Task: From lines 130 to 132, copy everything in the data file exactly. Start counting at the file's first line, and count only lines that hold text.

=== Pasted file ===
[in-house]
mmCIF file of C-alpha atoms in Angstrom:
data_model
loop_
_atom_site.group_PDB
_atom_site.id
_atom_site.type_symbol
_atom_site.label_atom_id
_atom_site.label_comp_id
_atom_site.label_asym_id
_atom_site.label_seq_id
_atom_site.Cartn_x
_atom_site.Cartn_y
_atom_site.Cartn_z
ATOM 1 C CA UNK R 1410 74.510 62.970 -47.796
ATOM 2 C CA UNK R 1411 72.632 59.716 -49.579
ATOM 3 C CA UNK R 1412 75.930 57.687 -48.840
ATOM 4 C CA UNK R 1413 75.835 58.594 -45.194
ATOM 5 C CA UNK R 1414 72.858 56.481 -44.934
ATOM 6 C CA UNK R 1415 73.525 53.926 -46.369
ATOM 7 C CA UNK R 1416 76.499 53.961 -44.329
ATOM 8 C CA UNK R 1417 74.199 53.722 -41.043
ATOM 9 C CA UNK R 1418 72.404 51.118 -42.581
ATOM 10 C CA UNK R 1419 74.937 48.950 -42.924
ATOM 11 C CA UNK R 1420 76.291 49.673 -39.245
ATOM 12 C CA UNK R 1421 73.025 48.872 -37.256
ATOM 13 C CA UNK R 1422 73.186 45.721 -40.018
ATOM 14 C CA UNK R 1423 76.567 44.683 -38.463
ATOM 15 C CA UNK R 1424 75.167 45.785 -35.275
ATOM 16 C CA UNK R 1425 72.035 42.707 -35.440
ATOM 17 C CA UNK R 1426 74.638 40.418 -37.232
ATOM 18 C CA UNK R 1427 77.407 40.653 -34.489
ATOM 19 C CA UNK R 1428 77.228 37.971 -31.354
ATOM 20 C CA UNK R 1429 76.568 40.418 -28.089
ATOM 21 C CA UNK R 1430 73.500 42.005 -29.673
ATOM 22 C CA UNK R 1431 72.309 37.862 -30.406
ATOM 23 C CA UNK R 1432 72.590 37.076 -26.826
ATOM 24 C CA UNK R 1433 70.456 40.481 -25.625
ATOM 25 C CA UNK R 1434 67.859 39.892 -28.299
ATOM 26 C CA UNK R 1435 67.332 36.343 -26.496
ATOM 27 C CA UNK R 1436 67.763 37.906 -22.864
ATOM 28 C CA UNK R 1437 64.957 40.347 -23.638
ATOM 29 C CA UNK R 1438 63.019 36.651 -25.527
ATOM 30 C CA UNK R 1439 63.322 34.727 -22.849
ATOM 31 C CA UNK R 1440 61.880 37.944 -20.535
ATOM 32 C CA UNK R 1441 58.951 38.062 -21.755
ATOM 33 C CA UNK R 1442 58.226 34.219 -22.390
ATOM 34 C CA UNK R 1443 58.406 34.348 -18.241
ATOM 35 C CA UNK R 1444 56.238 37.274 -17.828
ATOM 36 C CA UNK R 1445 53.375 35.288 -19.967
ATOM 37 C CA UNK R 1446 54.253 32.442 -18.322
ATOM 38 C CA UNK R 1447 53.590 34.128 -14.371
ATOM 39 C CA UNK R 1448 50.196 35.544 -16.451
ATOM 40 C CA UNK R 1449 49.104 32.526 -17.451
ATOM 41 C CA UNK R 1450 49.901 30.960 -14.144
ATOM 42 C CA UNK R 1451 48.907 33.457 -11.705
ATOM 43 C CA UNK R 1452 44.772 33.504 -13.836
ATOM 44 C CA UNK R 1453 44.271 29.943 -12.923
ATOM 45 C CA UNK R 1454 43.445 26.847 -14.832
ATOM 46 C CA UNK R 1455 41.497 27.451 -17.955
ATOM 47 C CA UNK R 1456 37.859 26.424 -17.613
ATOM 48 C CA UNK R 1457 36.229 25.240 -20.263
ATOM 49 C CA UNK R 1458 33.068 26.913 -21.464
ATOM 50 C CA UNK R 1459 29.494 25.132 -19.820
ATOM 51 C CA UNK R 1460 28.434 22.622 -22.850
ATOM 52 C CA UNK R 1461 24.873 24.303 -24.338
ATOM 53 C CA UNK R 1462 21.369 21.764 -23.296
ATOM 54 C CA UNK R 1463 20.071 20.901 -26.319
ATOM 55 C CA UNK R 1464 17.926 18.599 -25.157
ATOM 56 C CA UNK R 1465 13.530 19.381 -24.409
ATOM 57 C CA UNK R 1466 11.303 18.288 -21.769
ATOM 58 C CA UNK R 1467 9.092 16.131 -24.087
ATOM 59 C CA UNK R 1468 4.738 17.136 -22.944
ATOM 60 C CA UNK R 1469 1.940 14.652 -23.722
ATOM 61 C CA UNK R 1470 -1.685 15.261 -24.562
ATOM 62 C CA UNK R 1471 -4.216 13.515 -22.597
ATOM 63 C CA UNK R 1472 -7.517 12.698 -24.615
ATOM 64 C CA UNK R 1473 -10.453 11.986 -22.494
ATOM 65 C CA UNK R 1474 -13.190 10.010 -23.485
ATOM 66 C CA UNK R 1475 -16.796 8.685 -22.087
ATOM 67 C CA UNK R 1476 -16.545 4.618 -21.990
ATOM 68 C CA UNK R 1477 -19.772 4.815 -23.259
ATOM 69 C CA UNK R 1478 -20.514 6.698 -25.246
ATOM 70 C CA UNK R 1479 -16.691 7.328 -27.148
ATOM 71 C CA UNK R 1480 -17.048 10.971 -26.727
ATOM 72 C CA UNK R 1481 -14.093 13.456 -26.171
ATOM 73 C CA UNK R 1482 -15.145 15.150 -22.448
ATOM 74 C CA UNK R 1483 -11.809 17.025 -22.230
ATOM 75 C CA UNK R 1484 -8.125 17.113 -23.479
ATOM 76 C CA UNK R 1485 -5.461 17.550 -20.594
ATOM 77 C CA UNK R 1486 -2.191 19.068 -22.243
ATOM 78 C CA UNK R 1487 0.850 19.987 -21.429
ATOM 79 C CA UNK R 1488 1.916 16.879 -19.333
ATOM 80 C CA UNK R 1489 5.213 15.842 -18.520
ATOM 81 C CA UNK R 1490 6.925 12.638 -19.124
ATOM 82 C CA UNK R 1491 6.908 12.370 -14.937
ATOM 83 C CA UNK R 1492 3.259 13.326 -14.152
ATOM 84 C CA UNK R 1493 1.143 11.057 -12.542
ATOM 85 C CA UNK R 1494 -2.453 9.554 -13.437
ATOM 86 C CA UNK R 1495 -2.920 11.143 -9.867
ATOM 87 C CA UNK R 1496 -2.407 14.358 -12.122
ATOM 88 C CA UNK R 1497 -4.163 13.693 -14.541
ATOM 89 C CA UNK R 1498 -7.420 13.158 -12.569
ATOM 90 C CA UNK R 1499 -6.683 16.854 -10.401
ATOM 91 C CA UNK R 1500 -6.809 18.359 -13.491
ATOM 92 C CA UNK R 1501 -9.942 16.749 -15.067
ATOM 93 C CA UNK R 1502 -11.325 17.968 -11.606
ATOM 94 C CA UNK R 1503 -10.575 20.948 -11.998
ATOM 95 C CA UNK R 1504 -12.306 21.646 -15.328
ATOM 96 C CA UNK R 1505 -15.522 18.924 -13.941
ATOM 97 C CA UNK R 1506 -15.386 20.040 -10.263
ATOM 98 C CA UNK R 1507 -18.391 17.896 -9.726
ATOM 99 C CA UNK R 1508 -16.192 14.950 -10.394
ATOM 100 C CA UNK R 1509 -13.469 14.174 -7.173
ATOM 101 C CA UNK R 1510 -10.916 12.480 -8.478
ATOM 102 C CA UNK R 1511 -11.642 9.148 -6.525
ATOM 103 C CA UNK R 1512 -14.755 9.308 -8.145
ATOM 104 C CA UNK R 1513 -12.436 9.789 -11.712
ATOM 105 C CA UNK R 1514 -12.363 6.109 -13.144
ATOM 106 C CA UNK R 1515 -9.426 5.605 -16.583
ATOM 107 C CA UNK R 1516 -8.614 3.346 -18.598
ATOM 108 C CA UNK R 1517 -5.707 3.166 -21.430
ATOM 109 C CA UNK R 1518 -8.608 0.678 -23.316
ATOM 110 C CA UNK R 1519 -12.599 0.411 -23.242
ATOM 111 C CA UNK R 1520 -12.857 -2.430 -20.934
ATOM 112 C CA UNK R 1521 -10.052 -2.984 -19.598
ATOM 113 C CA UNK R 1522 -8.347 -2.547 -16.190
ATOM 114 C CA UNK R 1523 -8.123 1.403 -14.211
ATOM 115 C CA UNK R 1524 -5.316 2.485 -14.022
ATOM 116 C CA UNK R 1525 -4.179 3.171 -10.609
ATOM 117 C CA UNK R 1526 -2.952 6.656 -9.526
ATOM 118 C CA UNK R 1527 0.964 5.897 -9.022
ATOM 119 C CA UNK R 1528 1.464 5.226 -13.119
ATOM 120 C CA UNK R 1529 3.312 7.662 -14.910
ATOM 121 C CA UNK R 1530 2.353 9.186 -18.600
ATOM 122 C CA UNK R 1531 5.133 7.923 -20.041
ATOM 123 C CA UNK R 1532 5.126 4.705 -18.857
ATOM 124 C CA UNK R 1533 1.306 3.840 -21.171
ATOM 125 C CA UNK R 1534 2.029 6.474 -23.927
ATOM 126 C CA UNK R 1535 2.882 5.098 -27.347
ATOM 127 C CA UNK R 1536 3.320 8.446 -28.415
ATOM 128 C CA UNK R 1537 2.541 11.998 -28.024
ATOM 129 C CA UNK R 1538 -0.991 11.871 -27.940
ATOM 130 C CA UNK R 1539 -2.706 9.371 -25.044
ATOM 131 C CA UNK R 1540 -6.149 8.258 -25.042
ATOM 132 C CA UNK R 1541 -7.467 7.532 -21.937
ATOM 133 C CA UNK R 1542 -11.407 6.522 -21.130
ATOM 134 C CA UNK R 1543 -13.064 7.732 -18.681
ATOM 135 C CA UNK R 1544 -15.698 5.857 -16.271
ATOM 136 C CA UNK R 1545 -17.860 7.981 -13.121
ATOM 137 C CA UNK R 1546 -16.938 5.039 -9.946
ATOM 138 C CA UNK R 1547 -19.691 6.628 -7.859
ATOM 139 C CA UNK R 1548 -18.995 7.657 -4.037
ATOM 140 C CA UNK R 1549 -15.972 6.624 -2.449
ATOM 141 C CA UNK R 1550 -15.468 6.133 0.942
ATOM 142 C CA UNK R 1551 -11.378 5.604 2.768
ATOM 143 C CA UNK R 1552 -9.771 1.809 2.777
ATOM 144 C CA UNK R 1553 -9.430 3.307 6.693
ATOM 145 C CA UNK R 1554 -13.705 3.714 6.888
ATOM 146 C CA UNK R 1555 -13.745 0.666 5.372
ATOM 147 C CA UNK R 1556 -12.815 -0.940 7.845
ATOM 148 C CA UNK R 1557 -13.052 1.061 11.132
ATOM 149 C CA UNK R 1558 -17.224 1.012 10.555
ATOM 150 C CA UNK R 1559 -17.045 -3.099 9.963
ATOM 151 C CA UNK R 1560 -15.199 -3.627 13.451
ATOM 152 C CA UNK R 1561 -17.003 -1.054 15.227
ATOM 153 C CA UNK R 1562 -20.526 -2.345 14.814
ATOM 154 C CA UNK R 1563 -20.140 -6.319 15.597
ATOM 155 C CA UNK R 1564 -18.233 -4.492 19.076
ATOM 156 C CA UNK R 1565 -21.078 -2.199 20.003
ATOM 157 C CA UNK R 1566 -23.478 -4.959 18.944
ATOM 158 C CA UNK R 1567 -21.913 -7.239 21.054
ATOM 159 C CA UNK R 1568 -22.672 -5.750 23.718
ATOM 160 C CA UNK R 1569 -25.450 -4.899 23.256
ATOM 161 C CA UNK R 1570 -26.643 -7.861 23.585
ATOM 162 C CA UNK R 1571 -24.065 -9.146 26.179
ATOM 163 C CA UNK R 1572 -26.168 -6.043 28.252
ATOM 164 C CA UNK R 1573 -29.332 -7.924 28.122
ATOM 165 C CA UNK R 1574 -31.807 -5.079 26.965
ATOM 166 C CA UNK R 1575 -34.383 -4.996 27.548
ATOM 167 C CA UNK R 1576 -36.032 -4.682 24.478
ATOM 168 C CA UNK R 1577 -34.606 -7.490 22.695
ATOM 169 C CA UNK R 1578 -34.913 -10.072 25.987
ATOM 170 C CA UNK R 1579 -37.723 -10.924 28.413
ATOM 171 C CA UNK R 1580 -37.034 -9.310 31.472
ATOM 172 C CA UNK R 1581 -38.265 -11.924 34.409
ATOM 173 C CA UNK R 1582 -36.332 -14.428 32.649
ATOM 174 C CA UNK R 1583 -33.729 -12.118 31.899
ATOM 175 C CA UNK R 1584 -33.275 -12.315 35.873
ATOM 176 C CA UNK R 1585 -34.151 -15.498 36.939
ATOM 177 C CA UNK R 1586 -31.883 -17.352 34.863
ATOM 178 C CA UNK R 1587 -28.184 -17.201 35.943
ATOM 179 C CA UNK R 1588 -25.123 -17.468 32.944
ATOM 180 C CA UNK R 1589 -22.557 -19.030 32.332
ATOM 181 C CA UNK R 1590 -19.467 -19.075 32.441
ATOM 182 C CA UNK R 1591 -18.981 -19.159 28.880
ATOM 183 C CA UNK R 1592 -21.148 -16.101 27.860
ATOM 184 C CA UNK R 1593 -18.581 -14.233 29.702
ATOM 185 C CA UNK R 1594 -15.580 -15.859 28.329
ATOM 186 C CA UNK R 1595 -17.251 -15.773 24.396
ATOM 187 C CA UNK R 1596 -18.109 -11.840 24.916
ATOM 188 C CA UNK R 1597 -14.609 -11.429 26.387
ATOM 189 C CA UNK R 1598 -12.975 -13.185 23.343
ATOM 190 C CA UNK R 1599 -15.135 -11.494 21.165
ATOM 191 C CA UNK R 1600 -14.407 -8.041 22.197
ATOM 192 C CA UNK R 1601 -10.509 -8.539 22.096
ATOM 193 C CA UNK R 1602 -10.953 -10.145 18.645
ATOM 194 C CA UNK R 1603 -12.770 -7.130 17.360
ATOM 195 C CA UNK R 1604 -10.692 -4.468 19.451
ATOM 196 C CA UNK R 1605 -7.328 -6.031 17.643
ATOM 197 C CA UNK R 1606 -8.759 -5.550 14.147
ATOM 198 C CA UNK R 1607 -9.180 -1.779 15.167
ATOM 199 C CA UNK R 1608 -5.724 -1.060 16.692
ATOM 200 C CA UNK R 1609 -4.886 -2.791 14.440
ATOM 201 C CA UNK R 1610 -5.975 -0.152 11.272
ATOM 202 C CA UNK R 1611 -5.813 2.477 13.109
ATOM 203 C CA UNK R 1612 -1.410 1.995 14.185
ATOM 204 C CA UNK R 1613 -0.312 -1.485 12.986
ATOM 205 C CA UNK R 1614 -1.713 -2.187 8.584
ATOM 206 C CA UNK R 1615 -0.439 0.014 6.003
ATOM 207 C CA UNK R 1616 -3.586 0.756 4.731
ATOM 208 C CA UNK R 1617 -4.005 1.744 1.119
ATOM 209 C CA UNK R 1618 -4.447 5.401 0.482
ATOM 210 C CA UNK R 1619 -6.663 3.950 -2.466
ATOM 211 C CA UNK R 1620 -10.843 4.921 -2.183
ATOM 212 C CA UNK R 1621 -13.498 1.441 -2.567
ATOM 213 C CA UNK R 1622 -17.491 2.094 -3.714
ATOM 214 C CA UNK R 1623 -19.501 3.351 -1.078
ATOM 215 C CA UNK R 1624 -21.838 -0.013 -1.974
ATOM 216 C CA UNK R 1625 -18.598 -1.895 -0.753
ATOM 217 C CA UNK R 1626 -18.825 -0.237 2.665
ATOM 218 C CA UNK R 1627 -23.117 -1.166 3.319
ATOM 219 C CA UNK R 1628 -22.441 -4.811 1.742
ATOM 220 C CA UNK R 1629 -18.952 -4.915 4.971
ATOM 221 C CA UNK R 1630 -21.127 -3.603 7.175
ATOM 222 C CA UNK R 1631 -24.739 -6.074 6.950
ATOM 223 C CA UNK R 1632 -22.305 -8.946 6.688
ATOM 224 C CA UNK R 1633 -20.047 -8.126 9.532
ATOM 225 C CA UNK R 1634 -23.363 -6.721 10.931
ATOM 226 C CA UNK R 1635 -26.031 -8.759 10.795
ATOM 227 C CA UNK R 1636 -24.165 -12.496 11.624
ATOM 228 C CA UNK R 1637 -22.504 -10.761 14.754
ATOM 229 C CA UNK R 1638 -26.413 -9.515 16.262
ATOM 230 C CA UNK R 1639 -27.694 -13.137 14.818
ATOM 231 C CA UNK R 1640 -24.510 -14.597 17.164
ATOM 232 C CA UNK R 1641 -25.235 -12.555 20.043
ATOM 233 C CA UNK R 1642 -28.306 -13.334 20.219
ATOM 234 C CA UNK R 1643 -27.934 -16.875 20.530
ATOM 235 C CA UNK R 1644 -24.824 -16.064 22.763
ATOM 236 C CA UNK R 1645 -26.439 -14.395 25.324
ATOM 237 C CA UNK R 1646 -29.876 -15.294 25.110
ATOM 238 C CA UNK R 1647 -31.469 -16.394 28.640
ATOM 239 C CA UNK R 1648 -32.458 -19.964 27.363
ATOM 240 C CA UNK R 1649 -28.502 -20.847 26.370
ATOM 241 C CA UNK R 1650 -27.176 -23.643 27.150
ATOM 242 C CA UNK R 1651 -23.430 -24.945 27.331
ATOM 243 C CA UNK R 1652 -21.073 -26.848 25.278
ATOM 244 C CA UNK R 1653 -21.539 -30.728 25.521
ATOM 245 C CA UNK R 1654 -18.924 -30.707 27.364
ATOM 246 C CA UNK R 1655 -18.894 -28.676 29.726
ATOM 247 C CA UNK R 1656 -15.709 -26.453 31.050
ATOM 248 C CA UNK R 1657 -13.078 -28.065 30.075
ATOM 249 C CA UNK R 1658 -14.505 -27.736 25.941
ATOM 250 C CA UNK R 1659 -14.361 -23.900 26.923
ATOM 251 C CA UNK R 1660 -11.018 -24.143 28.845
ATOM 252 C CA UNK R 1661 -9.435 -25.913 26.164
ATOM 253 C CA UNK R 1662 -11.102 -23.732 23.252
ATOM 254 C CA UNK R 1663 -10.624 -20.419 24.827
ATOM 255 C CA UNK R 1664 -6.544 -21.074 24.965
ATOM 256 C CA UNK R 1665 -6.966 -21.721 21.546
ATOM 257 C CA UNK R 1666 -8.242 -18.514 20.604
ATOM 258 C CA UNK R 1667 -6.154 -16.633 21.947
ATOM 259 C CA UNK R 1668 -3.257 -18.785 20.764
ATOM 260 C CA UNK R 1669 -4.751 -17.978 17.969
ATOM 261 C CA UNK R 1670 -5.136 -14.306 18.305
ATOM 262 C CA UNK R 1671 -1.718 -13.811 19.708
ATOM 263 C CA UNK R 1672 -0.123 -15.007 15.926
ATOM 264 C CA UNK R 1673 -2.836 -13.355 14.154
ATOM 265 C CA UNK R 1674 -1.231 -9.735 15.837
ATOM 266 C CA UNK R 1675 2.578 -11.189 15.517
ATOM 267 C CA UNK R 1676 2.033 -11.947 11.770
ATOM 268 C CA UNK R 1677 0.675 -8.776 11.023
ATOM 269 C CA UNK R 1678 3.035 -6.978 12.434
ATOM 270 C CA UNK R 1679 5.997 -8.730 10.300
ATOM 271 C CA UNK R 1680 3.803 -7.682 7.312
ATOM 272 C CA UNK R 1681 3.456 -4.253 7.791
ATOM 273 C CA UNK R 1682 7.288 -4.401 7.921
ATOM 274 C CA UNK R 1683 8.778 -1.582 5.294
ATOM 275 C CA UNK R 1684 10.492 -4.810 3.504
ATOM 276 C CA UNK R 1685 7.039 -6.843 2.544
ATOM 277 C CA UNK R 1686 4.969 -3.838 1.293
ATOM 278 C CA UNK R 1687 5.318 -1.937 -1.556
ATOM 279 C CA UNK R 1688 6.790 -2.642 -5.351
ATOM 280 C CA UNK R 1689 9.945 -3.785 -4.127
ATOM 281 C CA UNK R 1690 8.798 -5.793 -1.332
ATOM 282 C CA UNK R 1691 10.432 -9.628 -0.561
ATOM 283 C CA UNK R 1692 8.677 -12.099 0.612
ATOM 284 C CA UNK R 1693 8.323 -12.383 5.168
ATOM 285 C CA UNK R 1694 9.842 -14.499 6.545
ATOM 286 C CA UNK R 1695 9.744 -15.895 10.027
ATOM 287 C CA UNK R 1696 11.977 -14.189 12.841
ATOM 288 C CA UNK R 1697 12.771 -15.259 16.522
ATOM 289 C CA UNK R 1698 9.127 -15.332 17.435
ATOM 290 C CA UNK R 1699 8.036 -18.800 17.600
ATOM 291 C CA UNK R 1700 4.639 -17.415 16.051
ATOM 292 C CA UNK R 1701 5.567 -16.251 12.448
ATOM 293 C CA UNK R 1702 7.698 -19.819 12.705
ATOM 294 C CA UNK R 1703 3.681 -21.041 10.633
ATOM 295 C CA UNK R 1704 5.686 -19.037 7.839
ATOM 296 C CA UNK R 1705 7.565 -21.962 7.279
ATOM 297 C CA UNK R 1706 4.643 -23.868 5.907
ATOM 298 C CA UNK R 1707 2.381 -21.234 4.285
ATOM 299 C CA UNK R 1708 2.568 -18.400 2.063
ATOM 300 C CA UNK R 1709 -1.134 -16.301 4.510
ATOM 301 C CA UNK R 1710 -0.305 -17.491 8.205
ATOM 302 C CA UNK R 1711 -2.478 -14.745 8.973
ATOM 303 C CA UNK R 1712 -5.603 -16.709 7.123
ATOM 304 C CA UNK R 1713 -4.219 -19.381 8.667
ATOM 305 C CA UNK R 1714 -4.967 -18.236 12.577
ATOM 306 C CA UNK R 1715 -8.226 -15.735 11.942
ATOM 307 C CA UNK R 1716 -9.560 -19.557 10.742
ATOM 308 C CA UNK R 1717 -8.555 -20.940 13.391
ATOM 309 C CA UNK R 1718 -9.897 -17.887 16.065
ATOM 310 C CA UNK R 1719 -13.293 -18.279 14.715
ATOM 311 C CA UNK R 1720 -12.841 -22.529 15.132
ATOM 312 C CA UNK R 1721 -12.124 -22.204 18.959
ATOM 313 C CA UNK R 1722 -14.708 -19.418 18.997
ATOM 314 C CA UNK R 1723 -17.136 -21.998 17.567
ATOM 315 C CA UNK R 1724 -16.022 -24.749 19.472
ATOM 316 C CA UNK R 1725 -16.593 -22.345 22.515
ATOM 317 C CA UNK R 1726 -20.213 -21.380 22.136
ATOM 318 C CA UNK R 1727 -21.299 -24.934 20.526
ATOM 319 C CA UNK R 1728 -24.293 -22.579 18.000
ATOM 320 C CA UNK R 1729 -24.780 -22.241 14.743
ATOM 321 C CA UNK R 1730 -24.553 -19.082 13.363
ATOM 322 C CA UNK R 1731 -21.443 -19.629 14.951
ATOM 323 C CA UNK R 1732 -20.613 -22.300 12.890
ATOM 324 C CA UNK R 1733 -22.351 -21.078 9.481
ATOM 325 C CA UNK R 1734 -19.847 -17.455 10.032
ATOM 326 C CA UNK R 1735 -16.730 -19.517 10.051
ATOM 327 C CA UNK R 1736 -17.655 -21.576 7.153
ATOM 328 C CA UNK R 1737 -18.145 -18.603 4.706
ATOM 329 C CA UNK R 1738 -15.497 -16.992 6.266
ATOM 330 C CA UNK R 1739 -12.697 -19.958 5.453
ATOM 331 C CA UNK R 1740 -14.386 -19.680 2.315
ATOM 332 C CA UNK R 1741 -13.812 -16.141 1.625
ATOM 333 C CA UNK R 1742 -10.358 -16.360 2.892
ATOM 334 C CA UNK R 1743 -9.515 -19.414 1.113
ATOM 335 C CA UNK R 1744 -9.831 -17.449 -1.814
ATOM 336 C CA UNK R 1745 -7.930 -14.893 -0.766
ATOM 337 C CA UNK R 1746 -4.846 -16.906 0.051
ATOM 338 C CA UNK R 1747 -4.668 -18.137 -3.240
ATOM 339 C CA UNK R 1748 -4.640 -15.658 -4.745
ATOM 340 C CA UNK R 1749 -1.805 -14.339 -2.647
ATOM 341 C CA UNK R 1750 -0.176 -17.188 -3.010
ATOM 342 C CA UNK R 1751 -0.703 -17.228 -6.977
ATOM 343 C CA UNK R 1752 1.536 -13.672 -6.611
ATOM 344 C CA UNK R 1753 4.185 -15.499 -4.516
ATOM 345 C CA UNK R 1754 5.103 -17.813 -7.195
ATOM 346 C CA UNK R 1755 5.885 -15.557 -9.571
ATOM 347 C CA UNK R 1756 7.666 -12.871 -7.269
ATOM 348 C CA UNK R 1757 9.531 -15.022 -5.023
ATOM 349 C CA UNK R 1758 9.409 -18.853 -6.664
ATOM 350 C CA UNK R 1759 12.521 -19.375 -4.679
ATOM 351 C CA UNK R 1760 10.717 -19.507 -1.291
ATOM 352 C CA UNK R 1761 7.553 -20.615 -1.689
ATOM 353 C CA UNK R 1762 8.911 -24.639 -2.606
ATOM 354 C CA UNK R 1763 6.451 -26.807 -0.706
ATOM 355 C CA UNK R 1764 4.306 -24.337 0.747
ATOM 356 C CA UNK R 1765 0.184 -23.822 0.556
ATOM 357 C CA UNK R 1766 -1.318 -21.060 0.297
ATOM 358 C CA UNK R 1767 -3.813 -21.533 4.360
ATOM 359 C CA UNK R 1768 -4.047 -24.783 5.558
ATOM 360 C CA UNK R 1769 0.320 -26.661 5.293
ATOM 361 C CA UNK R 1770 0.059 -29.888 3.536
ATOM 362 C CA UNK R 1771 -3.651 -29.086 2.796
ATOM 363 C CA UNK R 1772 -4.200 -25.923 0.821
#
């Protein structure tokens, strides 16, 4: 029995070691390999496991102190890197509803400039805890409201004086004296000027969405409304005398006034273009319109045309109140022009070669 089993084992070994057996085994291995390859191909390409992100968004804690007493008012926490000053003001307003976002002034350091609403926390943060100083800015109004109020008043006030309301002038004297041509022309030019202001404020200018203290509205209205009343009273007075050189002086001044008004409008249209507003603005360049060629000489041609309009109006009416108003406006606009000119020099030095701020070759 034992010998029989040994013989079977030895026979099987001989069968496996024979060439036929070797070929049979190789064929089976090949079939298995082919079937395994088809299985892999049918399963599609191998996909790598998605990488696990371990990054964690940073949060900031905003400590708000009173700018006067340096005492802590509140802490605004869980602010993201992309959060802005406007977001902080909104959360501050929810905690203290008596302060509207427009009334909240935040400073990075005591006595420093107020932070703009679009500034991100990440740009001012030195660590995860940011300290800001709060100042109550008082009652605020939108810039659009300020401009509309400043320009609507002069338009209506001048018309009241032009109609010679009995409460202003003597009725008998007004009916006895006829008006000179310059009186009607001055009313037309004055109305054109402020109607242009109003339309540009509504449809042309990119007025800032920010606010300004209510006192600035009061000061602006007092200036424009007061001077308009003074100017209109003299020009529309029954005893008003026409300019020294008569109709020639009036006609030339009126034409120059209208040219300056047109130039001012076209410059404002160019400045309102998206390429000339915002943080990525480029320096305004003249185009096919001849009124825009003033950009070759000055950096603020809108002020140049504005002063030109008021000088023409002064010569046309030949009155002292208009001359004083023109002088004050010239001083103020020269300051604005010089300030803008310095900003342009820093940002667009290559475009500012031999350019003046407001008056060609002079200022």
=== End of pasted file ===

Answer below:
ATOM 116 C CA UNK R 1525 -4.179 3.171 -10.609
ATOM 117 C CA UNK R 1526 -2.952 6.656 -9.526
ATOM 118 C CA UNK R 1527 0.964 5.897 -9.022